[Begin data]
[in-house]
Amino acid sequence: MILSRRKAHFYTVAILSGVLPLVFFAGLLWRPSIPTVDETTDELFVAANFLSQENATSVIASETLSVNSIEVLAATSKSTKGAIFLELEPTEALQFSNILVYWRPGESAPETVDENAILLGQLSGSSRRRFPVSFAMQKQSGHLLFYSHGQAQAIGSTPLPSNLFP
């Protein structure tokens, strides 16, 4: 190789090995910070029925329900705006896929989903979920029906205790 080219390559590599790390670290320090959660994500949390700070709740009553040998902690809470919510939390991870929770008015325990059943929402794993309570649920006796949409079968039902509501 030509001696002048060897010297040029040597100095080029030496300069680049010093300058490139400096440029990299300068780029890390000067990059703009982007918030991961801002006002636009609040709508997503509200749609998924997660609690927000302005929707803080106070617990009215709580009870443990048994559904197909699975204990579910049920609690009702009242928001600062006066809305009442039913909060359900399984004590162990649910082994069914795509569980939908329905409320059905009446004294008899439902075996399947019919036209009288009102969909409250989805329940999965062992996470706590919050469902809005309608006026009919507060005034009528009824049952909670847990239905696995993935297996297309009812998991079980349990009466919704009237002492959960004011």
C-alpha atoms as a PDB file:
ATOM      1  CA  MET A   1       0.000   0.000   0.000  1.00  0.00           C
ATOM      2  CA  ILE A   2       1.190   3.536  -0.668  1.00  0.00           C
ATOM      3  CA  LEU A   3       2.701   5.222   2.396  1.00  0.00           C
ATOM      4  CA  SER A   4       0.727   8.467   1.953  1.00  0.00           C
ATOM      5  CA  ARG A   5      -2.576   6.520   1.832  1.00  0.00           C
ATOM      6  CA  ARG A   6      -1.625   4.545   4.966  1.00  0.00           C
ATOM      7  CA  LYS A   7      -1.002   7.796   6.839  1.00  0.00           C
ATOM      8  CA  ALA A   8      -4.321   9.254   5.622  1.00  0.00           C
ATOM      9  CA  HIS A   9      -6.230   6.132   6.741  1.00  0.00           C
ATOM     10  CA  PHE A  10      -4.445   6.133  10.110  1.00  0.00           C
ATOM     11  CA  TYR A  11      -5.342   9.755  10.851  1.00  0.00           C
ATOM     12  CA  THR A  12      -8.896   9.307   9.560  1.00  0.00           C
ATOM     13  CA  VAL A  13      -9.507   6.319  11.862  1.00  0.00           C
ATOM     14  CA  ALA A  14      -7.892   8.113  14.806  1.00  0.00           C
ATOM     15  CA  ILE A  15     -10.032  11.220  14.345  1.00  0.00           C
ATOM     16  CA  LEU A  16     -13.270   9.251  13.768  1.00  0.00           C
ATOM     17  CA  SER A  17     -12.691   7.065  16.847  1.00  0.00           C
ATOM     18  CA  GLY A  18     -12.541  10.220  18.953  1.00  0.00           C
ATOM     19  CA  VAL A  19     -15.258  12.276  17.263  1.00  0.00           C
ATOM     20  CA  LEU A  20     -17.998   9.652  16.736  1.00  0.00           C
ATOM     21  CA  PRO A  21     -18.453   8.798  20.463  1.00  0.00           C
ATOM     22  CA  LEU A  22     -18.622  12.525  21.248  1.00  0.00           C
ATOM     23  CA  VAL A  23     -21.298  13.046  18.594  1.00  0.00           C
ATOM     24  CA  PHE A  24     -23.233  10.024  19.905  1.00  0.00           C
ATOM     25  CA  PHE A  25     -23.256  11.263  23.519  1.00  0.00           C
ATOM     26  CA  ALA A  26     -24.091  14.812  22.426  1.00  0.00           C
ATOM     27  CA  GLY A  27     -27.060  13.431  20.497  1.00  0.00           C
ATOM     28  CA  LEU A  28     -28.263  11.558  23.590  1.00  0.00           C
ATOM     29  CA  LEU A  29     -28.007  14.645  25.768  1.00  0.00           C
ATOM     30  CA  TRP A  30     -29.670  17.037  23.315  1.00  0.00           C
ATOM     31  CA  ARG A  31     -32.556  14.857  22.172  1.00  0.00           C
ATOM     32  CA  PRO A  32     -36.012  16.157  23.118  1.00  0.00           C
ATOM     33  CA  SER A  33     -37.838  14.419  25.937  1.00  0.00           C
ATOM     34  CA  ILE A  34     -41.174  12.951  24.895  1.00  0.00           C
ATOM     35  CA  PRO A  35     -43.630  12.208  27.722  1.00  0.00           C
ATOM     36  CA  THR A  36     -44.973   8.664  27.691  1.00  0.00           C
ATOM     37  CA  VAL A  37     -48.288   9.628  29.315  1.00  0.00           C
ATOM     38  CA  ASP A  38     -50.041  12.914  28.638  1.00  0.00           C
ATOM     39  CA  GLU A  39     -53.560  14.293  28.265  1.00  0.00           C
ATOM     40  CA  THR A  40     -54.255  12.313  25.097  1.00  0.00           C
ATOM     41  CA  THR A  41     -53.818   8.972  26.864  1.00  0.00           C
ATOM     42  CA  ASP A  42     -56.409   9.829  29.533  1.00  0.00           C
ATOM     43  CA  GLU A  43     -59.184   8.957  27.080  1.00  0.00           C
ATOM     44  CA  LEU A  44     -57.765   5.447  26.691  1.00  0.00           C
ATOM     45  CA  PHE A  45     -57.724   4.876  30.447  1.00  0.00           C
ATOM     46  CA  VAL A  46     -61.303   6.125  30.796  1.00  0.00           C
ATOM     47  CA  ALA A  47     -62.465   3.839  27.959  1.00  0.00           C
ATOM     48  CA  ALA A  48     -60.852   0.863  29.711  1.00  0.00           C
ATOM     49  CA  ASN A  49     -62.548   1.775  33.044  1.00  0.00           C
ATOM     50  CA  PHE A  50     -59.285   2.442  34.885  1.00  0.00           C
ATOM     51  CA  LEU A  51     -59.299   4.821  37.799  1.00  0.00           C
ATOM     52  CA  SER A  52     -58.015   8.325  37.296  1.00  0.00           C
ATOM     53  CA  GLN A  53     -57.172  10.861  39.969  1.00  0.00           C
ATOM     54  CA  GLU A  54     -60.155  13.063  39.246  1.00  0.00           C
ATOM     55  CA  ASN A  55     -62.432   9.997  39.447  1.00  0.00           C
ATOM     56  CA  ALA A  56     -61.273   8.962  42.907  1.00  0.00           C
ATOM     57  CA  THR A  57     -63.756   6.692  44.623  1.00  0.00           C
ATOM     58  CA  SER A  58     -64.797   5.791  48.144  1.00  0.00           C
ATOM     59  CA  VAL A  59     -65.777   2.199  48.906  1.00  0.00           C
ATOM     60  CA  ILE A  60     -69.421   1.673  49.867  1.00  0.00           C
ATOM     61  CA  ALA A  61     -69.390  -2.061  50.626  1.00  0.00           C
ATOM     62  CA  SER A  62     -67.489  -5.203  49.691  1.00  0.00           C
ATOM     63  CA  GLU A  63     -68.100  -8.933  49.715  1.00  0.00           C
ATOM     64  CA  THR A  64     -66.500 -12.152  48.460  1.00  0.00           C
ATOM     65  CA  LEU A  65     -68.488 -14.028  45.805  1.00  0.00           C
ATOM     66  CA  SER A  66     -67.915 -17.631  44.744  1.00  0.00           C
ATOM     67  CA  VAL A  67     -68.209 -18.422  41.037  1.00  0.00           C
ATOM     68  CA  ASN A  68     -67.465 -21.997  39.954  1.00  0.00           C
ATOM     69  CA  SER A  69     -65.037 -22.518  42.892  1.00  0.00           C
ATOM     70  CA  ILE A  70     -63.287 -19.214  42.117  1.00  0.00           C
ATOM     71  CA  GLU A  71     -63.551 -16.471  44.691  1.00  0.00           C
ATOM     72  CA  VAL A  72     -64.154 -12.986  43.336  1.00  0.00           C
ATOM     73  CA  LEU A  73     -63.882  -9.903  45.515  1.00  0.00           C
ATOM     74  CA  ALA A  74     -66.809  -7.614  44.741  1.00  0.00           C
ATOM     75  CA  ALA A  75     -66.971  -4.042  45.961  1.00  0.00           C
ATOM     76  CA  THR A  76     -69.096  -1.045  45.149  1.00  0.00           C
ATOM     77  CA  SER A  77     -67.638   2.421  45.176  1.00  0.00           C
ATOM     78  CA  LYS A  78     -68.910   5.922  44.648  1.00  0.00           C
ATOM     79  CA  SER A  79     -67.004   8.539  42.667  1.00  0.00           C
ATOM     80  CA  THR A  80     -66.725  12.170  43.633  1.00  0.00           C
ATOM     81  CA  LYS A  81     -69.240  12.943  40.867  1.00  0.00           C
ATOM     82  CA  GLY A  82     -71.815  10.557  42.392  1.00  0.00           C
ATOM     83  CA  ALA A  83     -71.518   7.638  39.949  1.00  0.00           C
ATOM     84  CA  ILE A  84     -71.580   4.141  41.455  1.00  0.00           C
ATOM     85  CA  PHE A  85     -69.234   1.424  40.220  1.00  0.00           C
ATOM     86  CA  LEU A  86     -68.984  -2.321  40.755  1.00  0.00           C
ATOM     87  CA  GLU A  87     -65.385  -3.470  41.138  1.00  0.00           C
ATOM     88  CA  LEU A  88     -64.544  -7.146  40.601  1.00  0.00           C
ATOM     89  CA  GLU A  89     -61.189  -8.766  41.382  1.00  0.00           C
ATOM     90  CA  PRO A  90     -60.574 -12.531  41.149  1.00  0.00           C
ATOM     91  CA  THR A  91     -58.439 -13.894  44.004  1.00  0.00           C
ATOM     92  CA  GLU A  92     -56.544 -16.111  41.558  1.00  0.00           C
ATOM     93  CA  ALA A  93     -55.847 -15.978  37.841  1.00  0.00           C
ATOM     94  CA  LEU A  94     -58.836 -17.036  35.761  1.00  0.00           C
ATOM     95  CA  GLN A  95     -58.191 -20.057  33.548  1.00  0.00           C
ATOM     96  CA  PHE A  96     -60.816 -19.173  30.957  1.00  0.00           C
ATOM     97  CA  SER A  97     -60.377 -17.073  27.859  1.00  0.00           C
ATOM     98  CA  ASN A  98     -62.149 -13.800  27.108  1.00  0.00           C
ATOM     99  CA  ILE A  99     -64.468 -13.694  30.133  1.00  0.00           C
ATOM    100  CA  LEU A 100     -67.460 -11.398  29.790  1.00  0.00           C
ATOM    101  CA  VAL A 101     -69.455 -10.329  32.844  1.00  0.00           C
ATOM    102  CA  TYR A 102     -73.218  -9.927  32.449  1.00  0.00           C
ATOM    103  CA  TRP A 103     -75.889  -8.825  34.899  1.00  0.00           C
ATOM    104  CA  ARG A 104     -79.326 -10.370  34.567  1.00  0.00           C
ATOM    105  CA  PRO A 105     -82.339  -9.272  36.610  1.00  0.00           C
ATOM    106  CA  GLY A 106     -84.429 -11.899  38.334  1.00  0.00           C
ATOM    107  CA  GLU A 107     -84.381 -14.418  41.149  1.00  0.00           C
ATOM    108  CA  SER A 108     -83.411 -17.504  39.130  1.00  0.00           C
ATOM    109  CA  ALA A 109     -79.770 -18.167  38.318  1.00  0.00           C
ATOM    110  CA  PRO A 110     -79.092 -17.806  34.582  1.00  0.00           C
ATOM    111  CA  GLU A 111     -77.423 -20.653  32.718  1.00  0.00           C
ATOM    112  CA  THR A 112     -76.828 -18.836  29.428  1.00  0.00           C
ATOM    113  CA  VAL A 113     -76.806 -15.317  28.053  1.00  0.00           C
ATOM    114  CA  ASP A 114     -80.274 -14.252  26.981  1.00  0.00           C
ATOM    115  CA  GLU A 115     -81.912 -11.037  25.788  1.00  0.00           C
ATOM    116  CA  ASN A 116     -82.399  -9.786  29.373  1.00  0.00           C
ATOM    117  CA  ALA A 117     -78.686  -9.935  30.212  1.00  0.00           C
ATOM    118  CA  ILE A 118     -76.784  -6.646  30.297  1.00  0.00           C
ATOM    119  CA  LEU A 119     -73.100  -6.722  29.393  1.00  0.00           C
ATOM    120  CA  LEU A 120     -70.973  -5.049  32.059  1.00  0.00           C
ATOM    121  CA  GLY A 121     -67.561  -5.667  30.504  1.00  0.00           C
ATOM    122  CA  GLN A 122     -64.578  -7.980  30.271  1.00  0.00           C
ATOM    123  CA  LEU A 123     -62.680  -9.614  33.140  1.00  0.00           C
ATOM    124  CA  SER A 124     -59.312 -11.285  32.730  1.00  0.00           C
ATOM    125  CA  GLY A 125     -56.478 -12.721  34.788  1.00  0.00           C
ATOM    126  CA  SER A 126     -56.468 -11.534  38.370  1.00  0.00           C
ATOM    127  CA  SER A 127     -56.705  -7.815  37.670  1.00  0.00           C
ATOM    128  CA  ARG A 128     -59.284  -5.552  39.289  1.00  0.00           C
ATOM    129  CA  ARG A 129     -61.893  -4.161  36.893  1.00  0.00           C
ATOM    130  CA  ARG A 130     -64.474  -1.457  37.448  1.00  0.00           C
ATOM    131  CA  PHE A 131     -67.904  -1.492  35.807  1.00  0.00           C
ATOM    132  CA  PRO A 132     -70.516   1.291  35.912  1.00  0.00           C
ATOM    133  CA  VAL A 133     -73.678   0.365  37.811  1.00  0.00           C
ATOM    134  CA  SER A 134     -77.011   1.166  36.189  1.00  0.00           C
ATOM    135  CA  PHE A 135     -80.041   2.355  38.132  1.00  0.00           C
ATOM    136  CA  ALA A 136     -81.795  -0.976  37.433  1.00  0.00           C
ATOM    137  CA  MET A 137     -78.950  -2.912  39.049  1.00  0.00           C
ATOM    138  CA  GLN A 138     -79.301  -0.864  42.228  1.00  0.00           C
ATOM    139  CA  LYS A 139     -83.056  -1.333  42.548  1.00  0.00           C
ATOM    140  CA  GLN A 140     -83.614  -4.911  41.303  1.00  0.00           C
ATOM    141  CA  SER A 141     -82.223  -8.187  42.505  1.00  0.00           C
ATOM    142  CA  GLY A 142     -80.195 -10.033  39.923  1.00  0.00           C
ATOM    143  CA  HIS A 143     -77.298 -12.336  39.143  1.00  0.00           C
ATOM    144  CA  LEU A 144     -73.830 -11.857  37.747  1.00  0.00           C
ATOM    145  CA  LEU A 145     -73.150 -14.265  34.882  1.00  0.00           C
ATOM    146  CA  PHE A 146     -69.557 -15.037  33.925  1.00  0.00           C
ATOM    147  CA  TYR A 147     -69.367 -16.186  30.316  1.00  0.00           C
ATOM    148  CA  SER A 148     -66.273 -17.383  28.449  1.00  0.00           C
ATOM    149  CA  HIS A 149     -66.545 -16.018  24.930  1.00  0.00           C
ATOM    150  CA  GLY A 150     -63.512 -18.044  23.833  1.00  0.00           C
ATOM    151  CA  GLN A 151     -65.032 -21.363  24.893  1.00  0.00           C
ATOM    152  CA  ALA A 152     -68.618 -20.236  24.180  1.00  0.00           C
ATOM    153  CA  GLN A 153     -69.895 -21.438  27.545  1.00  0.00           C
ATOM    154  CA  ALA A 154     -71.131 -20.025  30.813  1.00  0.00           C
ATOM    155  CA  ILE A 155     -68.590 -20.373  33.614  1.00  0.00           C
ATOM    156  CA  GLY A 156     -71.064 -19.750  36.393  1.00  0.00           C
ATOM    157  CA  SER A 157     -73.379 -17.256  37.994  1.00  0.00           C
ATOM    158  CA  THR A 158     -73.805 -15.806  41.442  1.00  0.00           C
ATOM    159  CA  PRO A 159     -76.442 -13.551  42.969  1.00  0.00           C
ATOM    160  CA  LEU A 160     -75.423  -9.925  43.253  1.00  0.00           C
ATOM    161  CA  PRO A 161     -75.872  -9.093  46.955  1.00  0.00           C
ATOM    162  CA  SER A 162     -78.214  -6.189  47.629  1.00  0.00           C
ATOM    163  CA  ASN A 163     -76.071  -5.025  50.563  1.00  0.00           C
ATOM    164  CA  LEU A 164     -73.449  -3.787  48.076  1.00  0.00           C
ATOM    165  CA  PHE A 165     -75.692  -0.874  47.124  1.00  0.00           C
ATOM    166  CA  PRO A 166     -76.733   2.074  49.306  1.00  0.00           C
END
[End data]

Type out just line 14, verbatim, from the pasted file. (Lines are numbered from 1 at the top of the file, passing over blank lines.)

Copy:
ATOM     10  CA  PHE A  10      -4.445   6.133  10.110  1.00  0.00           C